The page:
Edward Hadas

Admit economic ignorance

By Edward Hadas
October 31, 2012

It is time for economists to admit that they are stumped. Four years after being blindsided by Lehman Brothers’ collapse, the profession is still stumbling in the dark. Policymakers and pundits still make confident pronouncements, but the conclusions are radically different. The expert disagreements give away the truth: ignorance reigns.

Unrealistic Nobel economics

By Edward Hadas
October 24, 2012

Stable pairwise matching won Lloyd Shapley and Alvin Roth the Nobel prize for economics. It is an idea that is simple, slightly illuminating for economists, occasionally useful for everyone – and profoundly misleading.

Welcome the U.S. relative decline

By Edward Hadas
October 10, 2012

Whoever wins the U.S. presidential election will preside over a relative decline in the country’s global economic position. He should, but probably will not, accept the inevitable.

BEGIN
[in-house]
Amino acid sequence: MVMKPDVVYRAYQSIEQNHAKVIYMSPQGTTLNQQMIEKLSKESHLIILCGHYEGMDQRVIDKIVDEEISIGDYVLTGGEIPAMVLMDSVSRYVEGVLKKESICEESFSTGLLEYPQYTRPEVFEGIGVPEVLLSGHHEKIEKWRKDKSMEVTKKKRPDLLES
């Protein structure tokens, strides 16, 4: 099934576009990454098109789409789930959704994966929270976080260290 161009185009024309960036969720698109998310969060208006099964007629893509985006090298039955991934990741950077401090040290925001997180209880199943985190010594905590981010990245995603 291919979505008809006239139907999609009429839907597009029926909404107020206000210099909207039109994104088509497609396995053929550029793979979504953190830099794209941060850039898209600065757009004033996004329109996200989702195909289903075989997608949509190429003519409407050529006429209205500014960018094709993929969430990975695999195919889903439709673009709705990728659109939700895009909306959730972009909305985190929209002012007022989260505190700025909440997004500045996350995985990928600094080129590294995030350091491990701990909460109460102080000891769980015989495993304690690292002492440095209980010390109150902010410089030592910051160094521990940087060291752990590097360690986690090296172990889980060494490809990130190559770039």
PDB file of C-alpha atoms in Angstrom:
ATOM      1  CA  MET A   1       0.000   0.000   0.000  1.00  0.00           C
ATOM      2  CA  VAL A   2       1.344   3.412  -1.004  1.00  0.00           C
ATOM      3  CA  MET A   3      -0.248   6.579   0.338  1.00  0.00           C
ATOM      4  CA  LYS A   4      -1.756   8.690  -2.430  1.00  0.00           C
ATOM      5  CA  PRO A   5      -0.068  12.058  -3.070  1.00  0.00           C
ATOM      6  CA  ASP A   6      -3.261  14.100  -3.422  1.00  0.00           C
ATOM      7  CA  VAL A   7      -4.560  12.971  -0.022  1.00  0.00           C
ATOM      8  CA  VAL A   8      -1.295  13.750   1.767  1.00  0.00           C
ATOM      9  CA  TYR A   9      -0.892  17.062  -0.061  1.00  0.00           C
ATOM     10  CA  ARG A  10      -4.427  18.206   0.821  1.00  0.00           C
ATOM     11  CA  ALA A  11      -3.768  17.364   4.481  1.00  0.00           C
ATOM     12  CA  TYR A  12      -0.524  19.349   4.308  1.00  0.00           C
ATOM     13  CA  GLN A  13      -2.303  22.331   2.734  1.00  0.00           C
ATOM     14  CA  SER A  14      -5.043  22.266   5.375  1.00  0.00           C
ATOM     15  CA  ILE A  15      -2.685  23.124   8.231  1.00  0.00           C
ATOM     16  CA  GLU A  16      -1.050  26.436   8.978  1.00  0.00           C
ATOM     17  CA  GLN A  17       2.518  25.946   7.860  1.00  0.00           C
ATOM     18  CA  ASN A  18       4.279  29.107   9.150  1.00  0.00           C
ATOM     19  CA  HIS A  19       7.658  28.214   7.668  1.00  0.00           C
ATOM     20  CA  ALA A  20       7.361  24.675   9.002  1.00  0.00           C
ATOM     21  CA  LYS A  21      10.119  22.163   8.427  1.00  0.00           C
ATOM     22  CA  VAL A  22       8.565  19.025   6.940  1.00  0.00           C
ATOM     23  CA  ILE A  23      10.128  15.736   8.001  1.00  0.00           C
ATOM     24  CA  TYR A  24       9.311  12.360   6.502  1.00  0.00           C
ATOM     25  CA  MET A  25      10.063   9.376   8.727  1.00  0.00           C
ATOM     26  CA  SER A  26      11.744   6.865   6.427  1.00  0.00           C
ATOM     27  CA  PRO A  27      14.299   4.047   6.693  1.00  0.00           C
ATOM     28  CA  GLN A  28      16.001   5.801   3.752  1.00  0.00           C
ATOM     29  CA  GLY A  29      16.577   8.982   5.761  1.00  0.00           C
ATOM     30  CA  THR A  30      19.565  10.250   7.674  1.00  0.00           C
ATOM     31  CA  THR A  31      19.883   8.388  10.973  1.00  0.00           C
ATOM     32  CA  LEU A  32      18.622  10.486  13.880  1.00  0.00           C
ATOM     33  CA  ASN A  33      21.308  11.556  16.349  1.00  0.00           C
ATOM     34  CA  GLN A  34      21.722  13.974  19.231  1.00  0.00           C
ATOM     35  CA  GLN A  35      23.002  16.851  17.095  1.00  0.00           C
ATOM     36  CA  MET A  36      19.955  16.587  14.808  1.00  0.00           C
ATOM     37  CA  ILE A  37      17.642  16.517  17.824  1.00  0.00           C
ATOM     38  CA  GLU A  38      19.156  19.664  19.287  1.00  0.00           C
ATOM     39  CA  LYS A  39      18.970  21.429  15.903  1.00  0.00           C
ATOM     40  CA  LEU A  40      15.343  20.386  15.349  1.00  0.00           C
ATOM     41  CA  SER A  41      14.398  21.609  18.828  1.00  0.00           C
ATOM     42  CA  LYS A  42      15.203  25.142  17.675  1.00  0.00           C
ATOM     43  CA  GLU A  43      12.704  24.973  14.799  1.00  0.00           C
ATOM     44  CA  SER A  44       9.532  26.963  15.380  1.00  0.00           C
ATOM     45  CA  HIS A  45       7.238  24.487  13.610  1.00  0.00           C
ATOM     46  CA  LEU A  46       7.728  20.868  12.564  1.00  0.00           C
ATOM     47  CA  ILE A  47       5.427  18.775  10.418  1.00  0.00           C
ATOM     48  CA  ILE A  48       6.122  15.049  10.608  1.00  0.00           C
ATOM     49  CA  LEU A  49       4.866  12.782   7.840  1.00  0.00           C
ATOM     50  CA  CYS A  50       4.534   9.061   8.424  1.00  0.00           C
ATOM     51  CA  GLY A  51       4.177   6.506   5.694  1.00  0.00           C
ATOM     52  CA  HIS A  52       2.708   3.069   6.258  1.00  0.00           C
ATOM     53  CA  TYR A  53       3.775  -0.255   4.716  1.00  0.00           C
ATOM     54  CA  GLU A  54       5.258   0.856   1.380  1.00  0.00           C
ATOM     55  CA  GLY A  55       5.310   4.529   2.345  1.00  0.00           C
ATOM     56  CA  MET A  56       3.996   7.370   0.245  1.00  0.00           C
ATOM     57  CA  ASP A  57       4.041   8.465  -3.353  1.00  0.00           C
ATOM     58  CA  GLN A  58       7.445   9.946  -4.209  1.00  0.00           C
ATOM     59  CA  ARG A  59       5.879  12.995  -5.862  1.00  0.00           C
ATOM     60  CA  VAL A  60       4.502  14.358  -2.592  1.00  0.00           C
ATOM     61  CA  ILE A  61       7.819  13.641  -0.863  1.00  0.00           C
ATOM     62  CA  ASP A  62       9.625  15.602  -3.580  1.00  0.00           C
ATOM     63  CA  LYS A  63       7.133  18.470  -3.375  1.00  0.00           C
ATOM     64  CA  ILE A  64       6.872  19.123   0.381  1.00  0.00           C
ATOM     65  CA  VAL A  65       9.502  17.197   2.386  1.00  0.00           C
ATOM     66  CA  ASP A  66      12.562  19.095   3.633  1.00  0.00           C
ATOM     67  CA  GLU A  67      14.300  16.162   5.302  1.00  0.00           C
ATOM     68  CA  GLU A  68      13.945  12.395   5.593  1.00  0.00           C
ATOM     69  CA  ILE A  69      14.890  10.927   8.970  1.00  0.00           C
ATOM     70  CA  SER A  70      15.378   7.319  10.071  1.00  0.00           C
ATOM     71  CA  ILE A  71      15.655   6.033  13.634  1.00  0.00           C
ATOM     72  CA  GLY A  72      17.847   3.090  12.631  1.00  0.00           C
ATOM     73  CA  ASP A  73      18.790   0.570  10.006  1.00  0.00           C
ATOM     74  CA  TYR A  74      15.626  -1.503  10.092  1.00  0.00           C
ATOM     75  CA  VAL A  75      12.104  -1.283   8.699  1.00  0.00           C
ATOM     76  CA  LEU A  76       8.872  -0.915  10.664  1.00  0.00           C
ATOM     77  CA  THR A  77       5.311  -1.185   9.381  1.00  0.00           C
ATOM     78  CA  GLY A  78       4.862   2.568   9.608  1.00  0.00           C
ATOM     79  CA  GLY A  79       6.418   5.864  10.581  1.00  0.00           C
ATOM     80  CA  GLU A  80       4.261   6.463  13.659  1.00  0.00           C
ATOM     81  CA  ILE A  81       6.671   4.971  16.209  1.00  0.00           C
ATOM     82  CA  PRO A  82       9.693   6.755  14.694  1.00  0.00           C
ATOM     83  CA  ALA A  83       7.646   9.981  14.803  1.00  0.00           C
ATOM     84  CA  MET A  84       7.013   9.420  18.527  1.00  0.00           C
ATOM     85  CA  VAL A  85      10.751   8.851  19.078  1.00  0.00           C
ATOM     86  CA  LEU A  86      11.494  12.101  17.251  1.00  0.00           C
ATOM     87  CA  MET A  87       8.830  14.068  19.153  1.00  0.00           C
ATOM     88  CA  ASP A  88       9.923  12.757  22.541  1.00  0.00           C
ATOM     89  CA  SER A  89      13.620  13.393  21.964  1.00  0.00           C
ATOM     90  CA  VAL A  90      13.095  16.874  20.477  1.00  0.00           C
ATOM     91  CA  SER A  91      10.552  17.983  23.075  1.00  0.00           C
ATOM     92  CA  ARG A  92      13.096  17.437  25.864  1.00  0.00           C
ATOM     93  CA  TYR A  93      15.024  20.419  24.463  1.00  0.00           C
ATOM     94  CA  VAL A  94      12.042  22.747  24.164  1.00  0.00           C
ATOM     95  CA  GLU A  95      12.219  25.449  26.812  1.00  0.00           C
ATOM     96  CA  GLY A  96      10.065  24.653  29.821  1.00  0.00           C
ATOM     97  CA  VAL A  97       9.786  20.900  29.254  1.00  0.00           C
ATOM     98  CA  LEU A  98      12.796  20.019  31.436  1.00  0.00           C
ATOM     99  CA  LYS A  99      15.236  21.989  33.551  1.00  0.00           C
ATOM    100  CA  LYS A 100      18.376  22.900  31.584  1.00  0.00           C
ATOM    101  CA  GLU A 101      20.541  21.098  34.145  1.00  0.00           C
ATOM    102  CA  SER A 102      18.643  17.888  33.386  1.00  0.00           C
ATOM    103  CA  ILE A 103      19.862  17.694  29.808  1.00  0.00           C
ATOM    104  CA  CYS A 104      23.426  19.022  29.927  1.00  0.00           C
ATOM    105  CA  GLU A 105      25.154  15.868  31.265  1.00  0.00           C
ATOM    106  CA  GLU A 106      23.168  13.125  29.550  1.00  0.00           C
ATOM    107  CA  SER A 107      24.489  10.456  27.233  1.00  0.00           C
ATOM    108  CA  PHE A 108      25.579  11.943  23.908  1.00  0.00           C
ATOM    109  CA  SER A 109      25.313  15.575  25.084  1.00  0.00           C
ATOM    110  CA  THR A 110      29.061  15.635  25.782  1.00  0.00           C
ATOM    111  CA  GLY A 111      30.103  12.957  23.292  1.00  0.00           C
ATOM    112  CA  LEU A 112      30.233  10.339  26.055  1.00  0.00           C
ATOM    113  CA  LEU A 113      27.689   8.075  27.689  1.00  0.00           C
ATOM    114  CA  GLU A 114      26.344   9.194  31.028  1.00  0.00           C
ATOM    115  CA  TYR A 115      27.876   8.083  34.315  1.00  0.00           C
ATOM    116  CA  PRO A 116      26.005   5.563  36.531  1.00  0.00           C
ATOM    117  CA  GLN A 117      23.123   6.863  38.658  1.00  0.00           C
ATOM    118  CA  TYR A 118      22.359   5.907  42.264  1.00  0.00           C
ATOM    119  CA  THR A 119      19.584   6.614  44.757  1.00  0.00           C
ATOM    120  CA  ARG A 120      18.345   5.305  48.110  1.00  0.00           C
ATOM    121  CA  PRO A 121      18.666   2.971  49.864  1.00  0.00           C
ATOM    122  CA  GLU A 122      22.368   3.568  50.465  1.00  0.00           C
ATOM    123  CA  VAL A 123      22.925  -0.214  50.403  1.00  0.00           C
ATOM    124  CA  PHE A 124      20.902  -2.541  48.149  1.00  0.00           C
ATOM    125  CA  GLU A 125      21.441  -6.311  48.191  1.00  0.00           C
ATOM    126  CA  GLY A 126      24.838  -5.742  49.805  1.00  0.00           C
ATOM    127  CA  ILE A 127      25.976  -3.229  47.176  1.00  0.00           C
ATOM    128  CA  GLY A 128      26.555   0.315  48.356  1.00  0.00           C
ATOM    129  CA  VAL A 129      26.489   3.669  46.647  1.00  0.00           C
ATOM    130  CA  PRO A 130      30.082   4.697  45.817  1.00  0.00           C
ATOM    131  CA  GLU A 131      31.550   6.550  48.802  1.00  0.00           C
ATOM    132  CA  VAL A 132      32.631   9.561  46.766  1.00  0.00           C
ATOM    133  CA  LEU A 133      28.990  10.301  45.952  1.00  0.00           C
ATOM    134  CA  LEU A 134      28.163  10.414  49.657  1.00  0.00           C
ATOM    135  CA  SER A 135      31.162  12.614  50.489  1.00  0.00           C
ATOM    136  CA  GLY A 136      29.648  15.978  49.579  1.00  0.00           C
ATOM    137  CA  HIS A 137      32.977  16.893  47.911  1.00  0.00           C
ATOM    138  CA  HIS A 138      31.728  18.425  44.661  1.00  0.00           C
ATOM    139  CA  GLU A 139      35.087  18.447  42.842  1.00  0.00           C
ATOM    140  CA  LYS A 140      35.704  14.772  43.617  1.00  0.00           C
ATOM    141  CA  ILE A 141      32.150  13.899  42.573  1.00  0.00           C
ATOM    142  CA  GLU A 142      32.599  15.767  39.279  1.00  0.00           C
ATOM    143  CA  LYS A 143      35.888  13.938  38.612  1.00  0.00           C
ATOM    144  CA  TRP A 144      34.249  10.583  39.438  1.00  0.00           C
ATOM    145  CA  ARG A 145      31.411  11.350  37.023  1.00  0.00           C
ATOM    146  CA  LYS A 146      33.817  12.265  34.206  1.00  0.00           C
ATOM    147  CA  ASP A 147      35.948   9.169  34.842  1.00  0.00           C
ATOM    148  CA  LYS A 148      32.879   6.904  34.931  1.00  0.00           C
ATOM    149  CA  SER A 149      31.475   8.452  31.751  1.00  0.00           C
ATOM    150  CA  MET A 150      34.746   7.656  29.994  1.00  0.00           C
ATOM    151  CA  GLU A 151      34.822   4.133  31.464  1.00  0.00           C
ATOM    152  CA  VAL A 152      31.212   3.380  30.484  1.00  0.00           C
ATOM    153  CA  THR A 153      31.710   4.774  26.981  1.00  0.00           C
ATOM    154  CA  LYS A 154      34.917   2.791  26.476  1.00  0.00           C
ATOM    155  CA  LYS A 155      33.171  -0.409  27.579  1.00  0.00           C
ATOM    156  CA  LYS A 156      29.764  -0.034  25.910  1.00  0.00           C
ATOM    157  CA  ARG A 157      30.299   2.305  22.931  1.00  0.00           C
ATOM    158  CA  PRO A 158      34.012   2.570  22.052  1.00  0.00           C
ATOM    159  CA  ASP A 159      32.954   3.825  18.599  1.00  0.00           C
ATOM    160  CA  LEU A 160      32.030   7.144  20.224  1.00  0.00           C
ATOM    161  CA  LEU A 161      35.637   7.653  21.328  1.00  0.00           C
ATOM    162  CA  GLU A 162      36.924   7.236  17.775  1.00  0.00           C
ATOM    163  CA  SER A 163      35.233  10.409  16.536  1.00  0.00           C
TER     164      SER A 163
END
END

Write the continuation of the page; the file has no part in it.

The EAST cure for unemployment

By Edward Hadas
October 3, 2012

The winner of the presidential election should do something about U.S. unemployment. The current rate of 8 percent is high by America’s historical standards, and that measure does not capture the gravity of the problem – too many people have spent too long out of work or have decided to leave the workforce because jobs are too hard to find. European leaders face an even greater challenge. The EU unemployment rate is 10.4 percent, and during the last decade it has been below 7 percent for only half a year.